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Magnificent mansions lost in time

PUBLISHED: 17:31 13 January 2009 | UPDATED: 12:59 09 March 2010

Red House with a tennis court on the lawn. These undated photographs of the house were probably taken over a century ago

Red House with a tennis court on the lawn. These undated photographs of the house were probably taken over a century ago

SPLENDID houses which once stood on the high ground on the outskirts of Ipswich have been lost to history.

The south view of Red House

SPLENDID houses which once stood on the high ground on the outskirts of Ipswich have been lost to history.

The houses with views across the town were occupied by powerful and wealthy families who had great influence on the town. Those who live on the Stoke Park today occupy the parkland where the home of Lord Belstead stood, overlooking both the town and the River Orwell.

John Childs Ganzoni, who lived in this impressive house, was Conservative MP for Ipswich from 1914 to 1923 and again from 1924 to 1937.

In 1938 Prime Minister Neville Chamberlain elevated him to the House of Lords. He took the title Baron Belstead, a reminder of his sizable home in the Belstead area of the town. Work started to build houses, shops and schools on the site in the mid 1960s.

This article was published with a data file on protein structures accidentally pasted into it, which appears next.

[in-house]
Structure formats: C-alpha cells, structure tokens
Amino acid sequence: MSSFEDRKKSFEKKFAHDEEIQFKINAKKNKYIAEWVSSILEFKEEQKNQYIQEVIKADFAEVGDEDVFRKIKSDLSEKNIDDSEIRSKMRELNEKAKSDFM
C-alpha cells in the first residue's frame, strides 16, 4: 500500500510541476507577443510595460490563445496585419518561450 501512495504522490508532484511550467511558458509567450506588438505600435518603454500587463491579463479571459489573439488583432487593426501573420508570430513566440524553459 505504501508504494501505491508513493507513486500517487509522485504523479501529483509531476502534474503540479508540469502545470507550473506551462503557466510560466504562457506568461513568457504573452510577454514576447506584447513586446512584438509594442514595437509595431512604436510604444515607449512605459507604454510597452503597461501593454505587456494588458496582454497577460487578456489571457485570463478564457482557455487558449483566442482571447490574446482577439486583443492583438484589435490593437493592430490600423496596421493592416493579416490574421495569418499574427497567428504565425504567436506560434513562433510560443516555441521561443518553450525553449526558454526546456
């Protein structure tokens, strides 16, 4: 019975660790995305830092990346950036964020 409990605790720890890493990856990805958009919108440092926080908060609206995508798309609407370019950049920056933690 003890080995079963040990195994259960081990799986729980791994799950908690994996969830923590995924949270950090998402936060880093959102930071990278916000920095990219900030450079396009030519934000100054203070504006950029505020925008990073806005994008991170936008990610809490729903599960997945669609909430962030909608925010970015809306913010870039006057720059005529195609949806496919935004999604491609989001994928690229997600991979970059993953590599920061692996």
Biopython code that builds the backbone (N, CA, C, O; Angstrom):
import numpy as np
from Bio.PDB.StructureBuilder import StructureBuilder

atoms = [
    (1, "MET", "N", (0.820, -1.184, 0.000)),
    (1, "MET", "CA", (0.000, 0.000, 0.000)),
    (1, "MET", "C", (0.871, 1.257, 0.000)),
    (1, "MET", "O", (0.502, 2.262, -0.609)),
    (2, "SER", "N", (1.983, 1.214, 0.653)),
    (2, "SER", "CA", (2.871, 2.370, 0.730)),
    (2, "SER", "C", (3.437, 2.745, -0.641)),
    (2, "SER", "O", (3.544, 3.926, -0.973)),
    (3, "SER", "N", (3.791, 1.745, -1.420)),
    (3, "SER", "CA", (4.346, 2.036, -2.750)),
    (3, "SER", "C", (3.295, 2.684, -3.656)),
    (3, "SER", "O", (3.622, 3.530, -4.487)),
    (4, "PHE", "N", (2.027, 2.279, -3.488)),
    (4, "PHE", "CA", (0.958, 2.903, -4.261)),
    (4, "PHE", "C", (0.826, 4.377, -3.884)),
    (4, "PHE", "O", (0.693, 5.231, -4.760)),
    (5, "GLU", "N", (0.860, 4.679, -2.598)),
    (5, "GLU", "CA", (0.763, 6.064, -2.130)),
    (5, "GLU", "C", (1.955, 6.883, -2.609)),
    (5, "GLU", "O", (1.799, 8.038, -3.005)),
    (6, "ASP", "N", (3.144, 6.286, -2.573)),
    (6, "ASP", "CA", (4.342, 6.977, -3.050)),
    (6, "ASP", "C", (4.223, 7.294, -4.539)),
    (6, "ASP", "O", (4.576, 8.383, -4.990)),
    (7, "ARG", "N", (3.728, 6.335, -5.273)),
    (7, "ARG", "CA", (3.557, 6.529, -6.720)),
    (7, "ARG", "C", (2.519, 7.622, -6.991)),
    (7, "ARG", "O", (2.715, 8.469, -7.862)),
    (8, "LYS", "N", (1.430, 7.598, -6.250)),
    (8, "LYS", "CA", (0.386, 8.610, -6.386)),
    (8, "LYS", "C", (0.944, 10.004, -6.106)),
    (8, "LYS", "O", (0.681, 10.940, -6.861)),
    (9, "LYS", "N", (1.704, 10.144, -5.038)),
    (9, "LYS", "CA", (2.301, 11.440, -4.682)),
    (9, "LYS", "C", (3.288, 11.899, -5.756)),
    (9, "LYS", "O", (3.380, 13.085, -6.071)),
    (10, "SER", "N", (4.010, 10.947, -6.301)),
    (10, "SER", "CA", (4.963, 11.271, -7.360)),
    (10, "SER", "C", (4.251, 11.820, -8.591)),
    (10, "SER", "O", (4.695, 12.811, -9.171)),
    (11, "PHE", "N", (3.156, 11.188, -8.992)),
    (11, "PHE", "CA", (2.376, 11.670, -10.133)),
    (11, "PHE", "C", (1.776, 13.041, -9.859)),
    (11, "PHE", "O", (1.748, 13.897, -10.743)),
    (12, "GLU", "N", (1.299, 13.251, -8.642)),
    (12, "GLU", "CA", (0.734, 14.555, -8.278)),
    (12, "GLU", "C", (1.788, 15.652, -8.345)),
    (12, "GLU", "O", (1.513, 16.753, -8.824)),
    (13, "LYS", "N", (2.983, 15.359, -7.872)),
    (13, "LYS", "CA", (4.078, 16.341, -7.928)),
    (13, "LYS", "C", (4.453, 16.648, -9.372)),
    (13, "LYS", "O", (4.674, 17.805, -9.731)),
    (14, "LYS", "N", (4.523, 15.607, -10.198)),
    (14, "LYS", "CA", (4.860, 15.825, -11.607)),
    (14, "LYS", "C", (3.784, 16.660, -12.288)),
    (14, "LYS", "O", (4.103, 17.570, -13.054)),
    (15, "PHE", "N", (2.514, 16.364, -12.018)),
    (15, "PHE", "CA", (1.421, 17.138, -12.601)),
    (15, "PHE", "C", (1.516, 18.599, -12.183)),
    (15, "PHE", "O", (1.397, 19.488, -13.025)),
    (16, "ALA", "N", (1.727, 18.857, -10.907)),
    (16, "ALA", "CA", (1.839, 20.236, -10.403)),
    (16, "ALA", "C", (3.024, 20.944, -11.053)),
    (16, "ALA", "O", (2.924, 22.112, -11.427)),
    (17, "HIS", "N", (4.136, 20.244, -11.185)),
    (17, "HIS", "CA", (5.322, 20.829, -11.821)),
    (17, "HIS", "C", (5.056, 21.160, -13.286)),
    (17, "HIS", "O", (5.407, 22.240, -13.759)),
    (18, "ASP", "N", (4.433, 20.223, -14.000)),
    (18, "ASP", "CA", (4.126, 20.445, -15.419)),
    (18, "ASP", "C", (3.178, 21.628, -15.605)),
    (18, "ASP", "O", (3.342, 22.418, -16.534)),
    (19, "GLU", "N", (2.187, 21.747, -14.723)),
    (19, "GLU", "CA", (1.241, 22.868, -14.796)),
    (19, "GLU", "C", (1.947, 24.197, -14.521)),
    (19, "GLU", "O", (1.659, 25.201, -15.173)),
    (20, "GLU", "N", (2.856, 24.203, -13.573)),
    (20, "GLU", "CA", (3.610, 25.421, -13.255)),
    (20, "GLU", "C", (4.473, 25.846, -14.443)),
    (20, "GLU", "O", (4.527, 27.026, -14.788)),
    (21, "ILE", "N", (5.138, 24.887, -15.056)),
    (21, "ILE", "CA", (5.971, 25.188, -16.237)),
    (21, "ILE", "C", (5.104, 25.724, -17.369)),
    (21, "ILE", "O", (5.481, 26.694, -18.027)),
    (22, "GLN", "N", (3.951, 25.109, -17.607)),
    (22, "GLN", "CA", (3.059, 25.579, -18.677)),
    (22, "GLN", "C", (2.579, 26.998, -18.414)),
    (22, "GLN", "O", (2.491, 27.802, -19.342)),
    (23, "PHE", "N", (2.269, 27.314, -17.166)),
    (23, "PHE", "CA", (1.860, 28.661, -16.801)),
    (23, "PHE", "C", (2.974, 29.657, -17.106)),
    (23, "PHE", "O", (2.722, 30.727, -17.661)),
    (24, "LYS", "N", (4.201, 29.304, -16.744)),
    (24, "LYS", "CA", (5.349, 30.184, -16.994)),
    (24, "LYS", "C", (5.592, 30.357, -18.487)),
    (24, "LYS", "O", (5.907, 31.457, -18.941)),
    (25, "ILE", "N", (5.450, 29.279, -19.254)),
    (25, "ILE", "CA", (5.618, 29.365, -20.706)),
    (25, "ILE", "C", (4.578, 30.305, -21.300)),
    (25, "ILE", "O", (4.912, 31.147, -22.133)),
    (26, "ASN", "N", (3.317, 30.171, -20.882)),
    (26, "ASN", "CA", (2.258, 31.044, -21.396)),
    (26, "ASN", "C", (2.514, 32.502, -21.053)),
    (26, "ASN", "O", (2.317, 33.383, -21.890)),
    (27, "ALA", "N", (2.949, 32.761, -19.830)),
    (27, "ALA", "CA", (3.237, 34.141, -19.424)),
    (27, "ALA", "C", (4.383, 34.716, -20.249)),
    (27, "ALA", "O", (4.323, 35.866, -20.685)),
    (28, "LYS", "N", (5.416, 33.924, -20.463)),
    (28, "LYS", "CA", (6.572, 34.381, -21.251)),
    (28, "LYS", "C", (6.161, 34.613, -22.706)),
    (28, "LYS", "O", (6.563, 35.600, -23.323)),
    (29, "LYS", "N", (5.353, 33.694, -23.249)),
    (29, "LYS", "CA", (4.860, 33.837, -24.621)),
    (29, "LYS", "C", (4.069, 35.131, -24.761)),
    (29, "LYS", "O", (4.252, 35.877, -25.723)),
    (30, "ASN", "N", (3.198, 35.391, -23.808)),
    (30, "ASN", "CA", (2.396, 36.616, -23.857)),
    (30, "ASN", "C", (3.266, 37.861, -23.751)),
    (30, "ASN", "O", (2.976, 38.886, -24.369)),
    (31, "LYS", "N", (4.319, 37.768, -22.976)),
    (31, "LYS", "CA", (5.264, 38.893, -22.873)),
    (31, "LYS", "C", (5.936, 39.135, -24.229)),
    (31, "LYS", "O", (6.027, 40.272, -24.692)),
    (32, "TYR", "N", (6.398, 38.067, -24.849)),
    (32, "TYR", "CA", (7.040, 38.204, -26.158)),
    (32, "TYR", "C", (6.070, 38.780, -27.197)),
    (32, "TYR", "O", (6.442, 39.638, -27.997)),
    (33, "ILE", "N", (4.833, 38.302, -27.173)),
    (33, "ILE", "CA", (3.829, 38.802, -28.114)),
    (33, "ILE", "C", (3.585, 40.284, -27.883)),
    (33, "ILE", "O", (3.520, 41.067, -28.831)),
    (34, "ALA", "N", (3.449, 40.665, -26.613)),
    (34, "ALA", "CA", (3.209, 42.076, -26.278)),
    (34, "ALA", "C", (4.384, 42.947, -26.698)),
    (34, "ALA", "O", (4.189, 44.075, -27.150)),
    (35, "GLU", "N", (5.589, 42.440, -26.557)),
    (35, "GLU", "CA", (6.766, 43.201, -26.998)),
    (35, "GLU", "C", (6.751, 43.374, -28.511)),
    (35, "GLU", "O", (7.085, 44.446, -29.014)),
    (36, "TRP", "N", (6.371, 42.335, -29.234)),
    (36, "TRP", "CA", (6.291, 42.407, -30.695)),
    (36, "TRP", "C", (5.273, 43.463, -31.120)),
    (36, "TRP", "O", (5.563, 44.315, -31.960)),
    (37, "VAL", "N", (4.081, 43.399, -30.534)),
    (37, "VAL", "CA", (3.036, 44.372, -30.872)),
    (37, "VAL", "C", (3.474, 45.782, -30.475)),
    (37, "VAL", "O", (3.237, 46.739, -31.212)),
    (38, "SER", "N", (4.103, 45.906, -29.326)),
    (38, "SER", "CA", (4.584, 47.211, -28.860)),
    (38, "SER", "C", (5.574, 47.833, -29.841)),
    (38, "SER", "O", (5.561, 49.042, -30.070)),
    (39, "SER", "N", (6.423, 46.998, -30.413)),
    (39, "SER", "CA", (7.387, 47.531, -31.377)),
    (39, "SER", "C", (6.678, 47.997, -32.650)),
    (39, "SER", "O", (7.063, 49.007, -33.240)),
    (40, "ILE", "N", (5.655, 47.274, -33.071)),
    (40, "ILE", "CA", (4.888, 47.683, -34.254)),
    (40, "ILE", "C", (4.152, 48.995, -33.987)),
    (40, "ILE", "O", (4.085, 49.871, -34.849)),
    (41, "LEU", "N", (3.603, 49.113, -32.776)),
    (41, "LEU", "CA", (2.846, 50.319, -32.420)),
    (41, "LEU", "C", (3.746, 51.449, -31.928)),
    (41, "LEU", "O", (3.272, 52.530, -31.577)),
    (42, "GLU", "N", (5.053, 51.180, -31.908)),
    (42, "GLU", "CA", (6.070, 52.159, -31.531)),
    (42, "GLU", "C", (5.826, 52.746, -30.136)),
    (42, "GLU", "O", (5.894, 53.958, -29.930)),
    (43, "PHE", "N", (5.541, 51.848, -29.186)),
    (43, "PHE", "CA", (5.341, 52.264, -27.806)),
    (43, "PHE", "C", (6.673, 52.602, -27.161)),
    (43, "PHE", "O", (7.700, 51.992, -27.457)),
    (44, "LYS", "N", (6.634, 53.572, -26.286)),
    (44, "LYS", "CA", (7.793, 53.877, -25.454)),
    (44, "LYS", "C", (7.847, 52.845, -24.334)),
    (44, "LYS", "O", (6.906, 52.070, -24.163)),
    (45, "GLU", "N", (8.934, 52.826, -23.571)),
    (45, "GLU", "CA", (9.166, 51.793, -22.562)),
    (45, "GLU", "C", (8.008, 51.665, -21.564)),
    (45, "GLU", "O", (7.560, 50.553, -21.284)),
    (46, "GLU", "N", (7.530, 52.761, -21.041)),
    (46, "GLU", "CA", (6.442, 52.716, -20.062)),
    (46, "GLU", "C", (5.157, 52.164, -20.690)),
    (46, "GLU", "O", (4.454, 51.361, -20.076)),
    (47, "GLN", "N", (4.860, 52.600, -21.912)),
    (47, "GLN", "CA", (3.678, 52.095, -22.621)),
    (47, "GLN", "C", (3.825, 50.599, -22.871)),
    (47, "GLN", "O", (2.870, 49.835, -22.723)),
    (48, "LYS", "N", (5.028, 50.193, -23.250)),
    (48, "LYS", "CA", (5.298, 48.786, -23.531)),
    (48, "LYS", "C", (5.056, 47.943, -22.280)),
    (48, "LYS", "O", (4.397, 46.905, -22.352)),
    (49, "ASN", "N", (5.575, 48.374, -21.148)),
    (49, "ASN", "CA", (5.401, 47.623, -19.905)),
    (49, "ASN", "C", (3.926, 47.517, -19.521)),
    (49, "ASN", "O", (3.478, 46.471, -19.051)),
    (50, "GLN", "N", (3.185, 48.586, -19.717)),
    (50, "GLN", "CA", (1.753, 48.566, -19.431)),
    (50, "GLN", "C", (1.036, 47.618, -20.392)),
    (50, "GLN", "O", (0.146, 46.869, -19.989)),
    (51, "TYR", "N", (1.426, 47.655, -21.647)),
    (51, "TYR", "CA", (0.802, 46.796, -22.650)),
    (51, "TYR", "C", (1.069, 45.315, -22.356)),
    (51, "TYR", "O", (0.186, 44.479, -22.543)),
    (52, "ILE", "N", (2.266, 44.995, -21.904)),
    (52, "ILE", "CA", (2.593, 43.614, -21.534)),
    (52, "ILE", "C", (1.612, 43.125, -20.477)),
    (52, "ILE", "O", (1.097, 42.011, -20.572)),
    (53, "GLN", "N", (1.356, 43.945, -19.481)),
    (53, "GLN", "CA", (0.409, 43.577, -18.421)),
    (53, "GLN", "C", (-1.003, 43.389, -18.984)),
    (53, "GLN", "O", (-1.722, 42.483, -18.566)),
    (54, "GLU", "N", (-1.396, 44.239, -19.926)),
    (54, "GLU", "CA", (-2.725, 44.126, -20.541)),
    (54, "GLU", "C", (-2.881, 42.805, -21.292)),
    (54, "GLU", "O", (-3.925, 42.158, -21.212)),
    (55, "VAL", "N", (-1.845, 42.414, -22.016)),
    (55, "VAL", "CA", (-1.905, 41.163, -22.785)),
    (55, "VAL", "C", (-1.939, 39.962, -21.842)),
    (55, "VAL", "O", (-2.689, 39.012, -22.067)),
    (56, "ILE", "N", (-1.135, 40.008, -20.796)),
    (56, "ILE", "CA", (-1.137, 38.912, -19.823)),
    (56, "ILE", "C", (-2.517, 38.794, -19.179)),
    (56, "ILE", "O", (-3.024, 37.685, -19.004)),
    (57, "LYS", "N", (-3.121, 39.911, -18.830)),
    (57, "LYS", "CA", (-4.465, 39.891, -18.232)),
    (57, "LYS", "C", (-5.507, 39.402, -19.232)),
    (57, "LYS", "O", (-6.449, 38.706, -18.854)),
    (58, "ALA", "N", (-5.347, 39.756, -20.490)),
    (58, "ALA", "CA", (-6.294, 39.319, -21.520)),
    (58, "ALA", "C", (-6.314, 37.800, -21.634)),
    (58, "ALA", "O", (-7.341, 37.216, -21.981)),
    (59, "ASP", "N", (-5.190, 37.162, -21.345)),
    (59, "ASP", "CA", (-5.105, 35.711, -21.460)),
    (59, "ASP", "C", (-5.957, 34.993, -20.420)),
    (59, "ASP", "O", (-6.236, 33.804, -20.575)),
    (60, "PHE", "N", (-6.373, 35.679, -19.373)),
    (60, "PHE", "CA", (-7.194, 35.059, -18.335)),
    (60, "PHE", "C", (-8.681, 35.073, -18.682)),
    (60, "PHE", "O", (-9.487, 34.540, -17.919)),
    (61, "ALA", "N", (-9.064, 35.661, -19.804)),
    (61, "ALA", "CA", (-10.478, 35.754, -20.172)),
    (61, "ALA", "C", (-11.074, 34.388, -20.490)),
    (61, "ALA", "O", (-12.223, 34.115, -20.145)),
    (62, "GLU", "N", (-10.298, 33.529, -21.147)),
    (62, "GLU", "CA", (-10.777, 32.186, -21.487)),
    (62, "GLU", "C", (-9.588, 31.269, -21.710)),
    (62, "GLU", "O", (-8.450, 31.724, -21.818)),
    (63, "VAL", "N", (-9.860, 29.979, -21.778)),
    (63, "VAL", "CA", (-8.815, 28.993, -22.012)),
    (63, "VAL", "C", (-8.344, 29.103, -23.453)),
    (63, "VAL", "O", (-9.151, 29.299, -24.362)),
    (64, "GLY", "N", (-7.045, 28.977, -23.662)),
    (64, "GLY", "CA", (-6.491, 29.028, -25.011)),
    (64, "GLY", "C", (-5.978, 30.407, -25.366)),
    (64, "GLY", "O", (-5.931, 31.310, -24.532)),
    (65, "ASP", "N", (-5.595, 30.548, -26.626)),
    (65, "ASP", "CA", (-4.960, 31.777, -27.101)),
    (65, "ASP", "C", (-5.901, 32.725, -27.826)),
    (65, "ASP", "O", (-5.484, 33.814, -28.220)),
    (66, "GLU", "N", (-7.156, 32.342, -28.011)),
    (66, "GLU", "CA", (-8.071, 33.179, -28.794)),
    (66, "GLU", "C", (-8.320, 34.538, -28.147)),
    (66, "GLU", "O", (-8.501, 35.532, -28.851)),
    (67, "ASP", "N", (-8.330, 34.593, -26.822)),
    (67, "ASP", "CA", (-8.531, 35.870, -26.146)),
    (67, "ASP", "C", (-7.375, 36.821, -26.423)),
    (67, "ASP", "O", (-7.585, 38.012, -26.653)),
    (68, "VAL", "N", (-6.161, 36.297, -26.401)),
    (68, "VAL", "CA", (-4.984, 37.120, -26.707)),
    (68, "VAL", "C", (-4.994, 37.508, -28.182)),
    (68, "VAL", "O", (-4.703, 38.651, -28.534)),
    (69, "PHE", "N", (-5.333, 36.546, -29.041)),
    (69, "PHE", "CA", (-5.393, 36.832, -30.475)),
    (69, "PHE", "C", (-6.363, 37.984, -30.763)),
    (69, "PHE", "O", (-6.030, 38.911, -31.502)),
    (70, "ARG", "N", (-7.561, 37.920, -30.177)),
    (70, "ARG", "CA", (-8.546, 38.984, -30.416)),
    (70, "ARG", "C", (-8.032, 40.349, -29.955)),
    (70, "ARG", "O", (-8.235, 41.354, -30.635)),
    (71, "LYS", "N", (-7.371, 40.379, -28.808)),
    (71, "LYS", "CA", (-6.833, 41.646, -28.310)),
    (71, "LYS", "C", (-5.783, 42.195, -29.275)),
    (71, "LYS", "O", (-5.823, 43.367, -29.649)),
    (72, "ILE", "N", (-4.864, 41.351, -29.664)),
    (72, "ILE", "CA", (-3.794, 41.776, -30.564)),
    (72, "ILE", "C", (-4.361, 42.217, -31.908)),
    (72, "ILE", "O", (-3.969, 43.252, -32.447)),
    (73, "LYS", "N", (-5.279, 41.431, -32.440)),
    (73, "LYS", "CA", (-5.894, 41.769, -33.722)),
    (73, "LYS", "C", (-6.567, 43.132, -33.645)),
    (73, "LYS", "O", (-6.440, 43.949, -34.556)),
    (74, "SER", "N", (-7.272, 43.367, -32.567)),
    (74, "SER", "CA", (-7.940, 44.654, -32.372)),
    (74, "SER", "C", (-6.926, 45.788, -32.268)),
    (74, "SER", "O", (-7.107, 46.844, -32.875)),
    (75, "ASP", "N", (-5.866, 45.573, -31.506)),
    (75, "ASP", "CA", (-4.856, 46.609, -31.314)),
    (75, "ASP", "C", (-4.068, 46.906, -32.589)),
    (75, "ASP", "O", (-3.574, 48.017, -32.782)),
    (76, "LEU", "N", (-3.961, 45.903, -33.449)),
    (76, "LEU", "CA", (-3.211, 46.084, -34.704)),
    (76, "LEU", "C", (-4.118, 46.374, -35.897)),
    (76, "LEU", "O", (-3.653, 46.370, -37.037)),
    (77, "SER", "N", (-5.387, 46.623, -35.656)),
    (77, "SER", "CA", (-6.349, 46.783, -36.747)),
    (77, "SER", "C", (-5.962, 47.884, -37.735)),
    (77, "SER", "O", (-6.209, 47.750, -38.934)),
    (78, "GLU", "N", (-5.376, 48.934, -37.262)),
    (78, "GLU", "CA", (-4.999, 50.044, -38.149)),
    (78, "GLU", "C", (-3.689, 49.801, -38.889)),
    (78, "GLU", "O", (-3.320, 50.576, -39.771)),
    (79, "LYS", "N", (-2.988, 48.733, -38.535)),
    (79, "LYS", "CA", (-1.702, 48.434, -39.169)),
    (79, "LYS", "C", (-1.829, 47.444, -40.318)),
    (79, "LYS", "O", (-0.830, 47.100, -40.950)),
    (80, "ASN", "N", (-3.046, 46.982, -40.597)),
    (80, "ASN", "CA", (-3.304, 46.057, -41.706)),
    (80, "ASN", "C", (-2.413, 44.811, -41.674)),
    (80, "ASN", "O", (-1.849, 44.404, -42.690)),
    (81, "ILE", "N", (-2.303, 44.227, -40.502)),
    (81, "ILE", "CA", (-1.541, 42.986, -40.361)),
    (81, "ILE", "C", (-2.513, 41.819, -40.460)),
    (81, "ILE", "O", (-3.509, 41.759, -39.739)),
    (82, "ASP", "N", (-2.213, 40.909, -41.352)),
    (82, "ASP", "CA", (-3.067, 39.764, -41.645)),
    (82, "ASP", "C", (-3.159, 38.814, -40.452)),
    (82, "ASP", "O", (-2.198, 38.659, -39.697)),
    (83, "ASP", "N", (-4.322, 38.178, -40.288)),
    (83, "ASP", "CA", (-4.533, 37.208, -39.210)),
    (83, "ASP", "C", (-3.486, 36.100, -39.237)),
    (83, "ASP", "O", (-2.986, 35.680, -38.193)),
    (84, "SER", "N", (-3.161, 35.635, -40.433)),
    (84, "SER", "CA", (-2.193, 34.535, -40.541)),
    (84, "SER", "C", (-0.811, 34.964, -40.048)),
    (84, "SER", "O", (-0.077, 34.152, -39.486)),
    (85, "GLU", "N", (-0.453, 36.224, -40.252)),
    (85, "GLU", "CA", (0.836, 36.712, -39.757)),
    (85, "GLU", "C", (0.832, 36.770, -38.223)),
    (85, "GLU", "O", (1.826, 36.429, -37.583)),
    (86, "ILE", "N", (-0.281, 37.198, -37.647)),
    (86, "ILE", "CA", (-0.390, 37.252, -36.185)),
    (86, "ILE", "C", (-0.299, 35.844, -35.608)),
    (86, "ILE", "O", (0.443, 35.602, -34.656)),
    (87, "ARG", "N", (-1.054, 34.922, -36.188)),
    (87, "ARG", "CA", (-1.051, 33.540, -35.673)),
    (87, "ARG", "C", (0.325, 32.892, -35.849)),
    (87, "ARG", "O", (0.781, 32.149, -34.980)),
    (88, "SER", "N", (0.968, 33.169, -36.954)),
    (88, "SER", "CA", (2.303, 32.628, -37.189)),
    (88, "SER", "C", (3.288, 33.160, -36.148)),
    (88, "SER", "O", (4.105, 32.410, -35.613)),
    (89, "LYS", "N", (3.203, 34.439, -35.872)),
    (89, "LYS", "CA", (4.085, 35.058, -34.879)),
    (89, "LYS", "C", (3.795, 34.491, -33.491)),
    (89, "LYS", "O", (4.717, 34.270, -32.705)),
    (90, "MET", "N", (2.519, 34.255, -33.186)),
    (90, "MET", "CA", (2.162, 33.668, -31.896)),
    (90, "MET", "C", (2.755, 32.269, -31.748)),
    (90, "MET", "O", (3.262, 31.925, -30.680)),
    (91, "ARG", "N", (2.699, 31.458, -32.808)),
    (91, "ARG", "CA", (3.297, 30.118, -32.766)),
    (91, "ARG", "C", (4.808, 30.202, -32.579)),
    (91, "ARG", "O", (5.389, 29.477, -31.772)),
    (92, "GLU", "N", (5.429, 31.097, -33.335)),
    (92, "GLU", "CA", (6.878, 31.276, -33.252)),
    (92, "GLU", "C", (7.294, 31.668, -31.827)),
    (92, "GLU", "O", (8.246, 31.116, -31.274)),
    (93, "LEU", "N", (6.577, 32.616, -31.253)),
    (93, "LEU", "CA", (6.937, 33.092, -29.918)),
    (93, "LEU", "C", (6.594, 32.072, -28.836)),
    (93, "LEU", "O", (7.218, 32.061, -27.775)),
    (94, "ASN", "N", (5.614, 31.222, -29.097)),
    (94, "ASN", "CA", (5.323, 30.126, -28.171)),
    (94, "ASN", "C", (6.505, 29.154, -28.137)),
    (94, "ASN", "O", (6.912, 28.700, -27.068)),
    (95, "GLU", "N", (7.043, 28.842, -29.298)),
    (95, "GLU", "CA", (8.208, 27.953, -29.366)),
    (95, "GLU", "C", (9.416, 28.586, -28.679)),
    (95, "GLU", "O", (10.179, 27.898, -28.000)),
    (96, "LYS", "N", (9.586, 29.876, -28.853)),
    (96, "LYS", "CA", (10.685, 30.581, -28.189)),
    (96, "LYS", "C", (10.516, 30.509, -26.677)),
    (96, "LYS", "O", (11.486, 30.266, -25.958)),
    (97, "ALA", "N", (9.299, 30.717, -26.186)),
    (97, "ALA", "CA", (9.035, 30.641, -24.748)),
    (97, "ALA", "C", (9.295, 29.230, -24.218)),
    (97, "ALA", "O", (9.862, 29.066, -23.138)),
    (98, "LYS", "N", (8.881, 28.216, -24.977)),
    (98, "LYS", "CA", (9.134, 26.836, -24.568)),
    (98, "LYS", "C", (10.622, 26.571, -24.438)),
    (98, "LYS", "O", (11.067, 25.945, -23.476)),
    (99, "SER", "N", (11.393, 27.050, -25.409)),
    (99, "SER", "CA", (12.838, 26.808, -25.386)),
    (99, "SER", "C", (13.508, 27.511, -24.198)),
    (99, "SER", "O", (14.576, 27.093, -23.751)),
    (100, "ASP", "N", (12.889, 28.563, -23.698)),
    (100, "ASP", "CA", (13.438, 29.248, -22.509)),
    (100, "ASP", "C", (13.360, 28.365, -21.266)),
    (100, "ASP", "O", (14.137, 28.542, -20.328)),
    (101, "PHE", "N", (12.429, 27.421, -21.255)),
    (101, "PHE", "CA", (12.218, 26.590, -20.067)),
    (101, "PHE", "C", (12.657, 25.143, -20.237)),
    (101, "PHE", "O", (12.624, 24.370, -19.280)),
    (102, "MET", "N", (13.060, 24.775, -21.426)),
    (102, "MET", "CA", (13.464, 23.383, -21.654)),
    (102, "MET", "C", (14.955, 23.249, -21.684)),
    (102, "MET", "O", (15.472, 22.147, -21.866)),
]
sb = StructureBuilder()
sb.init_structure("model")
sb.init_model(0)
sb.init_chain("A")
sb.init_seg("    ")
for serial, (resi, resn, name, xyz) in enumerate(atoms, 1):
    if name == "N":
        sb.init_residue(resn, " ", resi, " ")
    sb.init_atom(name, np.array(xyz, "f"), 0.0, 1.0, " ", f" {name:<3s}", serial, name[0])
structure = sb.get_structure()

Holywells Mansion in around 1905. A bowls green now stands on the high ground on the right of this view

On the opposite side of town, close to where the Tuddenham Road roundabout is today, was Red House which was originally built in 1658 by Thomas Edgar for his son. In the mid eighteenth century three storey wings were added to the house.

A member of the family, clergyman Mileson Gery Edgar, lived there until his death in 1853. His wife was the last member of the family to occupy the house.

She died in 1890. In April 1937 the house and land was auctioned by Christies but by then the house was in very poor condition and demolition cleared the site soon after the sale.

A few of the lime trees which once lined the path leading to the south entrance still stand today.

The home of Lord Belstead at Stoke Park

Holywells Park is today one of the town's fine parks. Until demolition in 1962 a mansion stood overlooking the town from the east. The mansion was built around 1814 by John Cobbold as his family home.

The pure water from the Holywells springs had prompted the Cobbold family to move their brewery from Harwich to Ipswich when they built the first Cliff Brewery in 1746.

The mansion had a sad last few years and was used as a community centre during the 1950s. The stable block and ornamental gardens are still there today.

- I wonder how the town would deal with these old houses today. Do you have any memories of these large houses? Write to Dave Kindred, Kindred Spirits, Evening Star, 30 lower Brook Street, Ipswich. IP4 1AN or e-mail info@kindred-spirit.co.uk

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